How to Play The F Major Pentatonic Scale on Guitar

The F major pentatonic scale is an excellent starting point for guitarists looking to enhance their solo skills and expand their overall scale proficiency. This pentatonic scale is common in many popular music genres and can be heard in a variety of songs. Its versatile sound can produce a bright, punchy tone or a darker, more mysterious mood in a song.

You may recognize the F major pentatonic scale in many songs. For instance, you can hear it in “House of the Rising Sun” by The Animals for a bluesy, mystery-laden take. You can also pick out the F pentatonic scale in B.B. King’s rendition of the blues standard “Come Rain or Come Shine,” from blues-influenced rock to more traditional blues. Taylor Swift’s 1989 album features several pop hits built around this five-note scale, including “All You Had to Do Wa Stay,” “How You Get the Girl,” and “Blank Space.”

Regardless of your music preference, the F major pentatonic scale provides a fundamental template for lead guitarists to create catchy songs and expansive riffs. Like the C major scale, the F major pentatonic scale has no sharps or flats, making it easy to learn, remember, and commit to memory.


The F major scale is made up of just five of the notes from the Bb, C, D, E, F, G, and A scales. Specifically, it uses the 1st (F), 2nd (G), 3rd (A), 5th (C), and 6th (D) notes. When playing the F major pentatonic scale across the fretboard, you will repeat these five notes in higher or lower octaves. These notes are:

• F

• G

• A

• C

• D

The F major triad chord consists of the notes F, A, and C, which are also part of the F major pentatonic scale.


To play the F major pentatonic scale, there are various ways to do so. In this lesson, we will cover two methods: in the open position and in the 12th position. The open position begins on the 1st fret of the low E string, while the 12th position is played in a higher range, starting on the 13th fret of the low E string. By playing both positions, you can hear the difference in tone.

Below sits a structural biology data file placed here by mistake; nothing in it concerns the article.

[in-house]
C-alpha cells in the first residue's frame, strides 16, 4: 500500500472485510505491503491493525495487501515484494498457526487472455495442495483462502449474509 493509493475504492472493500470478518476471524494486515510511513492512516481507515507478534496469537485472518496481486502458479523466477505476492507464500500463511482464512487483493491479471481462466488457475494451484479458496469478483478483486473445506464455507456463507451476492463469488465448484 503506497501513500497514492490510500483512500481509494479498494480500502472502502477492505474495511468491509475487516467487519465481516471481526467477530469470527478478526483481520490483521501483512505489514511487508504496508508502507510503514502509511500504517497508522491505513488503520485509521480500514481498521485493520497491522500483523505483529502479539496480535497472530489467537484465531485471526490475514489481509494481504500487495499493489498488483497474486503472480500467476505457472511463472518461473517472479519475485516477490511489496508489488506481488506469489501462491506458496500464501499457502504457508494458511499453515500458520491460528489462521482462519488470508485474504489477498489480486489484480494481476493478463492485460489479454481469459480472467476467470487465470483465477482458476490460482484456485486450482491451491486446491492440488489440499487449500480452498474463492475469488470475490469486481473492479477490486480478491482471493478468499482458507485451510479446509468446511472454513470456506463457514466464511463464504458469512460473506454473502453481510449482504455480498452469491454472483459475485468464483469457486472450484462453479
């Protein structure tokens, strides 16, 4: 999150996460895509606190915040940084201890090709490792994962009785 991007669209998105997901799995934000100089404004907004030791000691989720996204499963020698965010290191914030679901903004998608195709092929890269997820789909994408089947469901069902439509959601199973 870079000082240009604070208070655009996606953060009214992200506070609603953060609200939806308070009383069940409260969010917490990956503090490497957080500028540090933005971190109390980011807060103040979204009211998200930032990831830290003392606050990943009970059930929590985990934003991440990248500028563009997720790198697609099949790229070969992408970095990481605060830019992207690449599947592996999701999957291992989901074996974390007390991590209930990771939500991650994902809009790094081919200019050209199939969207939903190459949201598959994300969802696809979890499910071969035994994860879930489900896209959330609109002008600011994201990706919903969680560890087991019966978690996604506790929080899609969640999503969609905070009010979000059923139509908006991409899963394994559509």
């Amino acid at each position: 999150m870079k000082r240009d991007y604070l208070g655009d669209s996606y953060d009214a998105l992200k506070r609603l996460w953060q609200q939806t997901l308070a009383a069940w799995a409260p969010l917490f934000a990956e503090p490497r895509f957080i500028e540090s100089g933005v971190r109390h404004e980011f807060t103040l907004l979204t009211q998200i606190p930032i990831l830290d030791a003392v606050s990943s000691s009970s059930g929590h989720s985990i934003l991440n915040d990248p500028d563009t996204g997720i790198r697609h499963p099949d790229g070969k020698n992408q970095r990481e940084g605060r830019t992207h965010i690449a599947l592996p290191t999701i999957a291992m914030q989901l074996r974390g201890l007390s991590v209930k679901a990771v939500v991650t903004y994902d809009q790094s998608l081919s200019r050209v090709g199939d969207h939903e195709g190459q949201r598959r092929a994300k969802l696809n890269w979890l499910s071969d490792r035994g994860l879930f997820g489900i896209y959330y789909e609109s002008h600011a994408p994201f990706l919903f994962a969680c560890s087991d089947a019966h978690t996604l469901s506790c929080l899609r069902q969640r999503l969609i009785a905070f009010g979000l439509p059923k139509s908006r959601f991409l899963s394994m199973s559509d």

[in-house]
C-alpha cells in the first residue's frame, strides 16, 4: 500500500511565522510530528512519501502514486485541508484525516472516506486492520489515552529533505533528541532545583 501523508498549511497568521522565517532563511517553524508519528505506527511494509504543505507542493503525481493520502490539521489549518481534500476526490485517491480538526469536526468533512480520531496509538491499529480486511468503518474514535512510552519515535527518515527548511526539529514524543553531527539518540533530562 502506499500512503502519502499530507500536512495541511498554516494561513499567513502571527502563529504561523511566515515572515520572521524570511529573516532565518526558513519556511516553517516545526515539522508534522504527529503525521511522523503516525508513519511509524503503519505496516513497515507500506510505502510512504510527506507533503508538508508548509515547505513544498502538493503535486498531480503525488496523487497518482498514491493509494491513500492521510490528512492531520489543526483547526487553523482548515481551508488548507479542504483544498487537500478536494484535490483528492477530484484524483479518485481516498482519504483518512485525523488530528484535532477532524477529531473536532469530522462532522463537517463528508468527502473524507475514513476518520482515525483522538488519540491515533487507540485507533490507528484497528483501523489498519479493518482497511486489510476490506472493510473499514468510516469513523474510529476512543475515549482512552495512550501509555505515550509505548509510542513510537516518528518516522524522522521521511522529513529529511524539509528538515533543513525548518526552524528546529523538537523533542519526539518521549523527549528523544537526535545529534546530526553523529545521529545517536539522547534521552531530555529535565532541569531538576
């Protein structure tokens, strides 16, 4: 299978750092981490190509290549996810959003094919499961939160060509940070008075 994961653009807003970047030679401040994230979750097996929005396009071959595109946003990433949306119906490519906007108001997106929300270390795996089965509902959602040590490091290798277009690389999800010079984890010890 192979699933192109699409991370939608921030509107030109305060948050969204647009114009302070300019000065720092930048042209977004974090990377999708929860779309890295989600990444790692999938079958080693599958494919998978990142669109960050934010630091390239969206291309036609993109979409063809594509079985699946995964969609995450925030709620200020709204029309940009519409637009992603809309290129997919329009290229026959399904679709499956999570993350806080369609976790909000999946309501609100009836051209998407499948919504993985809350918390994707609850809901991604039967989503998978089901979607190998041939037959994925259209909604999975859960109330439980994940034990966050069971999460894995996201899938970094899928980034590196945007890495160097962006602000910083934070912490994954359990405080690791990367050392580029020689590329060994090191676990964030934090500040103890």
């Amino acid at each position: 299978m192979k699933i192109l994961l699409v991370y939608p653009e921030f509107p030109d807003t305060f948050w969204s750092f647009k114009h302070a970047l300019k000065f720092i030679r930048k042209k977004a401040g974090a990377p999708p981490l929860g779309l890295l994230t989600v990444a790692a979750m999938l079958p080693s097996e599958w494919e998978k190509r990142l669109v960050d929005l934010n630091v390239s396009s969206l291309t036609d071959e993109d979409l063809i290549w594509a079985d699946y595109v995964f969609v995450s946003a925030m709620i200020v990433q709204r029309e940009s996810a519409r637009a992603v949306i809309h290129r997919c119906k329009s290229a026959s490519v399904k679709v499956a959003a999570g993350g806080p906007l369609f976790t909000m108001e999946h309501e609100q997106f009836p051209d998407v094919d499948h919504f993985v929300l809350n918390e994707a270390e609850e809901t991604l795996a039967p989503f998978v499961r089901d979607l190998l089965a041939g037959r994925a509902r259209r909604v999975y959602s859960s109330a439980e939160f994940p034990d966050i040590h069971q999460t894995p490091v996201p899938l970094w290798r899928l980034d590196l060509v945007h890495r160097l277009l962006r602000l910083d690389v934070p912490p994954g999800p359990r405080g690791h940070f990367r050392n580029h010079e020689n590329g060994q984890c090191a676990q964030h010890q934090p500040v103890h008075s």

We will demonstrate how to play the F major pentatonic scale using charts that indicate where to place your fingers to play the scale. These diagrams represent your guitar’s neck. Each dot on the diagrams represents a specific note on a particular fret and string. If you see a dot with a note above the string, you will play the string in the open position. The dark dots indicate the root note of the scale, which is F in this case.

Open position

To start playing the F major pentatonic scale, place your first (index) finger on the 1st fret of the low E string. Then, stretch your third (ring) finger to the 3rd fret of the same string. As you progress through the notes in this scale, you will see that your ring finger will play the third fret on every string except for the G (3rd) string.

Open position
Open position

12th position

To play the F major pentatonic scale in the 12th position, begin by placing your middle finger on the 13th fret of the low E string. From there, finger placement becomes a bit more complex than in the open position. Using your pinky, play the 15th fret of the same low E string, then add your index finger to the 12th fret of the A string. As you progress through this scale, each of your four fingers will play a note.